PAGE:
Conclusions

Different age groups have different ideas about eating behaviors and body image. The study done on Taiwanese elementary school students showed an increase in body image and weight dissatisfaction over the period between ages ten and fourteen. In high school students, eating problems were found to increase. The study examining Taiwanese college students found that risk factors leading to eating disorders were fairly common. They misperceived their body weight, overestimated body fatness and had inappropriate body images. The studies indicated that body dissatisfaction increased through puberty and into college years.

More longitudinal studies need to be done in order to determine possible causal factors in eating disorders among women in Asia. Many studies discussed a need for a review of the DSM VI criteria for eating disorders to account for cultural differences to help with diagnosis. The low number of reported cases of eating disorders is probably related to inadequate diagnosing tools. The effects of culture can be seen as a strong influence in the presence of body image dissatisfaction among Asians living in non-Western societies in the numerous cross-cultural studies. There was little discrepancy between the findings of the studies, leading me to believe that they were executed well and their conclusions were valid. It is almost impossible to determine if culture can cause eating disorders, so studies examining behaviors cross-culturally is the best indicator of cultural beliefs. The increase of eating disorders in non-Western societies after the introduction of Western ideas, fashion and media, supports the belief that culture plays an important role in the development of eating disorders, since their prevalence in Western societies is high.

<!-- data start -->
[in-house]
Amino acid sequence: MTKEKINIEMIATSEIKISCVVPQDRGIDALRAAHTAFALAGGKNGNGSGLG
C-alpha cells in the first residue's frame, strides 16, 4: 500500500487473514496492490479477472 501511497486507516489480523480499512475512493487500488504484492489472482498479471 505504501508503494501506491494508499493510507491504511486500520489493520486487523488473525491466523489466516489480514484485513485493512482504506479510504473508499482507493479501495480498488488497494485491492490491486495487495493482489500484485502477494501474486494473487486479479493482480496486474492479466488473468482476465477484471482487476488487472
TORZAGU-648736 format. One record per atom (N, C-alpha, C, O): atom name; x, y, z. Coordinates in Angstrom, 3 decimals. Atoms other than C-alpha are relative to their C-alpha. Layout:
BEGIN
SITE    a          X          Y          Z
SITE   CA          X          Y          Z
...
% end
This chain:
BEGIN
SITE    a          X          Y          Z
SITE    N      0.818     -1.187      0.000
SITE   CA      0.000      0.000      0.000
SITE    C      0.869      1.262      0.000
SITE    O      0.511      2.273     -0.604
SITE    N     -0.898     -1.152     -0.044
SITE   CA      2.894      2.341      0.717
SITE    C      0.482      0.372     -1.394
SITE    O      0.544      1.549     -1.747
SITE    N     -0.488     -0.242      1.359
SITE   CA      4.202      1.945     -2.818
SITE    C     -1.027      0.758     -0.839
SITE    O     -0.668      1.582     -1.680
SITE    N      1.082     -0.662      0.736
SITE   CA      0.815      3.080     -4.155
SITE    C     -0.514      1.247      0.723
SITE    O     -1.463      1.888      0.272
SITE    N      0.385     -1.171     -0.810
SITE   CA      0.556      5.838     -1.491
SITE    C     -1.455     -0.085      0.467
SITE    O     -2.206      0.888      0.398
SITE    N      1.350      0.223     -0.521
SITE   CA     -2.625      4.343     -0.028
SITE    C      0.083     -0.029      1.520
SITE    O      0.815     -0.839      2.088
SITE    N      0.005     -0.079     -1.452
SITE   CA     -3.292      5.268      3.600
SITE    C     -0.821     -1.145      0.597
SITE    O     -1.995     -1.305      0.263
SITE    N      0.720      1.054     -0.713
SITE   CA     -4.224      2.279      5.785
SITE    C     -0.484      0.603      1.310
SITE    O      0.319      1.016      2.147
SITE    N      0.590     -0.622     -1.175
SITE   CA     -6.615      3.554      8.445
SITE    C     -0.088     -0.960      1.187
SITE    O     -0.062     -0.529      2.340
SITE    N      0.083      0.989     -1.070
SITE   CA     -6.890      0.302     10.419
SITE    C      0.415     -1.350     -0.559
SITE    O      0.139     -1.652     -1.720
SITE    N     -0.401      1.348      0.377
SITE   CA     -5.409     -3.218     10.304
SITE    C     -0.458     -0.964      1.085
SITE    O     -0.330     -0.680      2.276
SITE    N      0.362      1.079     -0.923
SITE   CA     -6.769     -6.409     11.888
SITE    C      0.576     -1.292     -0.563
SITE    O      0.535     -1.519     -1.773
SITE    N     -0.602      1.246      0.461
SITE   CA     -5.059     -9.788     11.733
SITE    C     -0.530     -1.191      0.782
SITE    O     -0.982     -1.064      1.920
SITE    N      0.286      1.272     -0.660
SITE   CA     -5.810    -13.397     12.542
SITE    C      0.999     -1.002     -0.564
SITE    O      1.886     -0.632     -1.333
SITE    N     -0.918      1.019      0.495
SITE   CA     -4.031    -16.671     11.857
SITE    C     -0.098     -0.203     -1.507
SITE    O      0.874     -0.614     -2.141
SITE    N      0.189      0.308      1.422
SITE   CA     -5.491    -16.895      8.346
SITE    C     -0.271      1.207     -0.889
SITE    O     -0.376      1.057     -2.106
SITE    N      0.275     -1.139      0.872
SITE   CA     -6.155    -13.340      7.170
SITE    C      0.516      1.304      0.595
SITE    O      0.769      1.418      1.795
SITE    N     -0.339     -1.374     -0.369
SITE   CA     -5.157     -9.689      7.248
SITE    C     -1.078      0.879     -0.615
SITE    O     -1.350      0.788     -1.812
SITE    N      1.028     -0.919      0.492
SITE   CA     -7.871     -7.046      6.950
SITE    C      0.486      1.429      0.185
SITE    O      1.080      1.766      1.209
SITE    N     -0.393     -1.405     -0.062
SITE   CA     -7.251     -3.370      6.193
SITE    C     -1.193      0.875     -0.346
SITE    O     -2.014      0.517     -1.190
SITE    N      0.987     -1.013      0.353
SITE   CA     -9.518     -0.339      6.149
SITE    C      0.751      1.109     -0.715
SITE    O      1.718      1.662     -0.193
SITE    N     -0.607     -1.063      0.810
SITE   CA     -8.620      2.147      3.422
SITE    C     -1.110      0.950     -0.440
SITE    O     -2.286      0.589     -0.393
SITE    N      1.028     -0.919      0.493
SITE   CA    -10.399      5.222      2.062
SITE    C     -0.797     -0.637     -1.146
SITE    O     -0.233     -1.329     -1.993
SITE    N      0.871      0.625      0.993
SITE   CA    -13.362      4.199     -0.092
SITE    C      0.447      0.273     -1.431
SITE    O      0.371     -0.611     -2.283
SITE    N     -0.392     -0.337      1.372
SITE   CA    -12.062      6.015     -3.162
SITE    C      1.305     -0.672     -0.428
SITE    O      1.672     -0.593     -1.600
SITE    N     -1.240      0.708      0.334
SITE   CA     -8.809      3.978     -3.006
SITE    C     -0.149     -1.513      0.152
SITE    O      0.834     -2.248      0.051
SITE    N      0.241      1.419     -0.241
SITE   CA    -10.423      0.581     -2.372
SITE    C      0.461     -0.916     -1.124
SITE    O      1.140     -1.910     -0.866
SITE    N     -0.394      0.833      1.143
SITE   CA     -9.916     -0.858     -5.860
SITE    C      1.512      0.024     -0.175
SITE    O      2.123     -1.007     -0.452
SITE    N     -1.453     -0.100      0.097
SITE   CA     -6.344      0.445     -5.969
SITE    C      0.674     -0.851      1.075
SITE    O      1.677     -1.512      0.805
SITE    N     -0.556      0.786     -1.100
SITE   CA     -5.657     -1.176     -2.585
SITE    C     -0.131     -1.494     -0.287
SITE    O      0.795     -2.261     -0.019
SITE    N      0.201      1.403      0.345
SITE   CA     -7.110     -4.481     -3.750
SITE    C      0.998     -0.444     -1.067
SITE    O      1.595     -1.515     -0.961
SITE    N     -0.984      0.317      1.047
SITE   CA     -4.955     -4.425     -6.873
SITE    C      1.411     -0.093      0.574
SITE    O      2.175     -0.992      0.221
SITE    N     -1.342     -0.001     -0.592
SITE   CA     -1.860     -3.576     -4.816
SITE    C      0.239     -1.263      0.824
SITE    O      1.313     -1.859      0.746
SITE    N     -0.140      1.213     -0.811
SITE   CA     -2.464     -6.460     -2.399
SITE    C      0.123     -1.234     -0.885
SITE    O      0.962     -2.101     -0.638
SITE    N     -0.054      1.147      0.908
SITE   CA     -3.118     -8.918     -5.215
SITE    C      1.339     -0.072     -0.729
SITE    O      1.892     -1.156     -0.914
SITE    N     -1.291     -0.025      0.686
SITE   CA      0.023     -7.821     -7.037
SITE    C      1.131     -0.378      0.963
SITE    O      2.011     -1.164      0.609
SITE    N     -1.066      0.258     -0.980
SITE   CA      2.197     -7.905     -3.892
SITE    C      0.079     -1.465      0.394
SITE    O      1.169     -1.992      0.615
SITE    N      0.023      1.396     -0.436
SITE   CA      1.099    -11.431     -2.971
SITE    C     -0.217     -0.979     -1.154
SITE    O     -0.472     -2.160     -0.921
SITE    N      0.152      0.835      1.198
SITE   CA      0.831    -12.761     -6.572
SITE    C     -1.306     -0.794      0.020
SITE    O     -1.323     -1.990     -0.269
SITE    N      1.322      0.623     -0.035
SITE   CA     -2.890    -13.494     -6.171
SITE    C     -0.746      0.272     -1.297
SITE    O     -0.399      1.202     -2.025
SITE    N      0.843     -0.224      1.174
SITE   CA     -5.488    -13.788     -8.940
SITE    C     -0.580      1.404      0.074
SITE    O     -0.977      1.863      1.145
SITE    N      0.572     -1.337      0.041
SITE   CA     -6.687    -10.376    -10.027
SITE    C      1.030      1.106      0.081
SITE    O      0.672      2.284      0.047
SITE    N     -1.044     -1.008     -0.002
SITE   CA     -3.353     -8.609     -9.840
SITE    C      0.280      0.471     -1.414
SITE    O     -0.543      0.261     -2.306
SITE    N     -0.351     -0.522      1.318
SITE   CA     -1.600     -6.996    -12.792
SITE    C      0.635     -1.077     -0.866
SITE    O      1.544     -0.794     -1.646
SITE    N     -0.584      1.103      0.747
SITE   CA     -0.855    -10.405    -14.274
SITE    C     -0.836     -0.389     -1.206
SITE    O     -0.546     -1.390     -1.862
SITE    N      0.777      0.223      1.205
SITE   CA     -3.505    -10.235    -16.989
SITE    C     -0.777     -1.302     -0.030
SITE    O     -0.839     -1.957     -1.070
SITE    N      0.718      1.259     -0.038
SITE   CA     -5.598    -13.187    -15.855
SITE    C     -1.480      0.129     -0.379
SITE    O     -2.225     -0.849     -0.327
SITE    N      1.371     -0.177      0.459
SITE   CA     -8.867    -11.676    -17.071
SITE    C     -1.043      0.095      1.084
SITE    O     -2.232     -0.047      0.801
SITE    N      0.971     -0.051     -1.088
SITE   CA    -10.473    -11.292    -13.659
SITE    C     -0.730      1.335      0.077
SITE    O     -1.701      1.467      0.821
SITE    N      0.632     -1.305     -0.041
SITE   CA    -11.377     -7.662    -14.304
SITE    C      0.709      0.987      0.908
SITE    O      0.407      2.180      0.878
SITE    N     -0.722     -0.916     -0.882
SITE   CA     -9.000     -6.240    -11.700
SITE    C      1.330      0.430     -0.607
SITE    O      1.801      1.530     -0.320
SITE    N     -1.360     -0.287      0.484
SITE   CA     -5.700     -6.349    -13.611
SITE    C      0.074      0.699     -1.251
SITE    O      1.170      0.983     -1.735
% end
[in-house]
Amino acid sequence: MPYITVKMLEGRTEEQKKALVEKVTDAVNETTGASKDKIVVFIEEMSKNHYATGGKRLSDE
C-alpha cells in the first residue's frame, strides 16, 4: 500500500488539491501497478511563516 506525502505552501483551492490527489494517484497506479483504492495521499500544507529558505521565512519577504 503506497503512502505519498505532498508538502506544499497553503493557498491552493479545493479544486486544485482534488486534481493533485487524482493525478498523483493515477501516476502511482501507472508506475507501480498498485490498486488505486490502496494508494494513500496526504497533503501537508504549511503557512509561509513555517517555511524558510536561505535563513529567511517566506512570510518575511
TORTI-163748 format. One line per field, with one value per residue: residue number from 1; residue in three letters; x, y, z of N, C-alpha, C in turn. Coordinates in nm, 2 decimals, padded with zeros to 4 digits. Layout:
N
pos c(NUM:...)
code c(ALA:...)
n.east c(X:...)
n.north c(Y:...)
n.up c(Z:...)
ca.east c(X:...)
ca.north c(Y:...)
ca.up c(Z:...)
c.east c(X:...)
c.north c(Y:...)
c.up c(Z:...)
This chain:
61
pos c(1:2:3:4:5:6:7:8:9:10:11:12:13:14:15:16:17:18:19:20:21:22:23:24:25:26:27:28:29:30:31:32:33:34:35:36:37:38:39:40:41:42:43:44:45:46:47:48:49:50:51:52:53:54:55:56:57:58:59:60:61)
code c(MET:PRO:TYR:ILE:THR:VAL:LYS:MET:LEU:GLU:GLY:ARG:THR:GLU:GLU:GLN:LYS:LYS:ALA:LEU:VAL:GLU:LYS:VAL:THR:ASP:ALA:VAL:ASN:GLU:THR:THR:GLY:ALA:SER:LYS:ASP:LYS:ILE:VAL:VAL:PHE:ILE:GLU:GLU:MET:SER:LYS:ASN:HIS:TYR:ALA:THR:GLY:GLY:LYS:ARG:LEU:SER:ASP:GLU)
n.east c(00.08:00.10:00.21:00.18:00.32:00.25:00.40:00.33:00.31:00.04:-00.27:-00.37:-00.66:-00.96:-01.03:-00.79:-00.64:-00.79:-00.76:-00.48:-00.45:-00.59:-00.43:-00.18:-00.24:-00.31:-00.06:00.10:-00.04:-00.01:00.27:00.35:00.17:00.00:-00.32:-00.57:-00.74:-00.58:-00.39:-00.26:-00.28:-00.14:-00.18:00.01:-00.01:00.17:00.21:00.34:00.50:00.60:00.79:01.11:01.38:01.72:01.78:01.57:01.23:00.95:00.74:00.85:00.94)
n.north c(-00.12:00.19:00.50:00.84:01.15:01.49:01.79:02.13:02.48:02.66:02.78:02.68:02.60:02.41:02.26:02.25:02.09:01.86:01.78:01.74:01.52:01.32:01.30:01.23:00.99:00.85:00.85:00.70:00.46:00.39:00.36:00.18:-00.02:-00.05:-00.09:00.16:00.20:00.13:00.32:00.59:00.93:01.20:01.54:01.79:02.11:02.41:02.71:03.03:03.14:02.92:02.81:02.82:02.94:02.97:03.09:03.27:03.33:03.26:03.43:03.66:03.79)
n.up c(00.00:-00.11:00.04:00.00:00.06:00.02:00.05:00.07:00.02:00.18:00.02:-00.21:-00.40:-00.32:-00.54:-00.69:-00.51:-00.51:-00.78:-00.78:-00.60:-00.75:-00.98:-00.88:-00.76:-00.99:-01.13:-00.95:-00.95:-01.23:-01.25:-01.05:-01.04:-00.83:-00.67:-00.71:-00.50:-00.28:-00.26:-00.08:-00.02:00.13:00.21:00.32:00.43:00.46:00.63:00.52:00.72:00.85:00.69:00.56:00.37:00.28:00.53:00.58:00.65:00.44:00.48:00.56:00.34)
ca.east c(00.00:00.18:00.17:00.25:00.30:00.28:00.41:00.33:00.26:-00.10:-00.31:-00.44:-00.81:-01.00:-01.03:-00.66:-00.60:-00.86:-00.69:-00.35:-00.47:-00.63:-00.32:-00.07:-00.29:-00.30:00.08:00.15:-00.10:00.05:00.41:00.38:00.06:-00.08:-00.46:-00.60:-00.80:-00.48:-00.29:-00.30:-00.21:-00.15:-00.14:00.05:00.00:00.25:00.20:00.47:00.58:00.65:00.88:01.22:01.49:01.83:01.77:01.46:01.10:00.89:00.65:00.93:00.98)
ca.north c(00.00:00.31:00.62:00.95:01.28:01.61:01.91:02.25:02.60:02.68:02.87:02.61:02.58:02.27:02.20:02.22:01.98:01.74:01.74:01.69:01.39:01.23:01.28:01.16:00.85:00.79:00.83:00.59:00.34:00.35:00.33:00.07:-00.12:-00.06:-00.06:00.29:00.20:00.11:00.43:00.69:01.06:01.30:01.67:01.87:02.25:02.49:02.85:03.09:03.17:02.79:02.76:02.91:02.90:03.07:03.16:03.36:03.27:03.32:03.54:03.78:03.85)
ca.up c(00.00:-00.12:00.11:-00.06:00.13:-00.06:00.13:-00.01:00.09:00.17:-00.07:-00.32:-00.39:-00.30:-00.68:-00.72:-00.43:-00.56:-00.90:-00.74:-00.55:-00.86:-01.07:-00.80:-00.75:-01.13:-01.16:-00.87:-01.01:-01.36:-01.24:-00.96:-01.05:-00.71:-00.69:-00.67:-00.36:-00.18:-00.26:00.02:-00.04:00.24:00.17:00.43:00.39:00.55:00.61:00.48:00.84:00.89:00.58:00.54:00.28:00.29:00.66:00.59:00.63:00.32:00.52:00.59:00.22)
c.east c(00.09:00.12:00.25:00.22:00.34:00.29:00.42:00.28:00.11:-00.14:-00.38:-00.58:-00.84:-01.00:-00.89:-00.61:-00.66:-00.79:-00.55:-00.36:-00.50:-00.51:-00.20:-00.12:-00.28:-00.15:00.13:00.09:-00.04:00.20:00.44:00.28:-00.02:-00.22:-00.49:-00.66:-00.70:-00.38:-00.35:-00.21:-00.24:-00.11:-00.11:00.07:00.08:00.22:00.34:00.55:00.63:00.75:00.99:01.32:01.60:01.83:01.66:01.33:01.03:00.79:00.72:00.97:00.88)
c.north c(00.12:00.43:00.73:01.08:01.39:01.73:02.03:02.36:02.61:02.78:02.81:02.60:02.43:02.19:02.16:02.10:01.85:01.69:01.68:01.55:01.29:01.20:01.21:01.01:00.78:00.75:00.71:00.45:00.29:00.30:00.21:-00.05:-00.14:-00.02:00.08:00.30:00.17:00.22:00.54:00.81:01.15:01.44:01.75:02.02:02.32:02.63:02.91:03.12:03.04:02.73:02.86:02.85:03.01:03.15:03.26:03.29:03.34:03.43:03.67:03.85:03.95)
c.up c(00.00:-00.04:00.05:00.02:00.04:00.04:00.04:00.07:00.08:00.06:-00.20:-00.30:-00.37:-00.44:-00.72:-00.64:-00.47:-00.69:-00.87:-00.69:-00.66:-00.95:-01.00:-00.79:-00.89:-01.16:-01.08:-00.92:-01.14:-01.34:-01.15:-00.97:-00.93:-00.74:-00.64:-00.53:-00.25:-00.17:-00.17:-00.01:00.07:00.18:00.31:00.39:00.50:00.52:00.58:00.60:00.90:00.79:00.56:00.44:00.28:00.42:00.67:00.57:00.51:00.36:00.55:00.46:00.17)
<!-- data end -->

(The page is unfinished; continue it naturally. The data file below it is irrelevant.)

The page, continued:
Works Cited

Lake, A., Staiger, P., & Glowinski, H. (2000). Effect of Western Culture on Women’s Attitudes to Eating and Perceptions of Body Shape. International Journal of Eating Disorders, 27, 83-89.

Lippincott, J. & Hwang, H. (1999). On Cultural Similarities in Attitudes Toward Eating of Women Students in Pennsylvania and South Korea. Psychological Reports, 85, 701-702.

Nakamura, K. et al. (1999). Eating Problems in Female Japanese High School Students: A Prevalence Study. International Journal of Eating Disorders, 26, 91-95.

Waller, G., Matoba, M. (1999). Emotional Eating and Eating Psychopathology in Nonclinical Groups: A Cross-Cultural Comparison of Women in Japan and the United Kingdom. International Journal of Eating Disorders, 26, 333-340.

Wong, Y., Bennink, M., Wang, M., & Yamamoto, S. (2000). Overconcern about thinness in 10- to 14- year old schoolgirls in Taiwan. Journal of the American Dietetic Association, 100 (2), 234-236.

Wong, Y., Huang, Y. (1999). Obesity Concerns, Weight Satisfaction and Characteristics of Female Dieters: A Study on Female Taiwanese College Students. Journal of the American College of Nutrition, 18 (2), 194-199.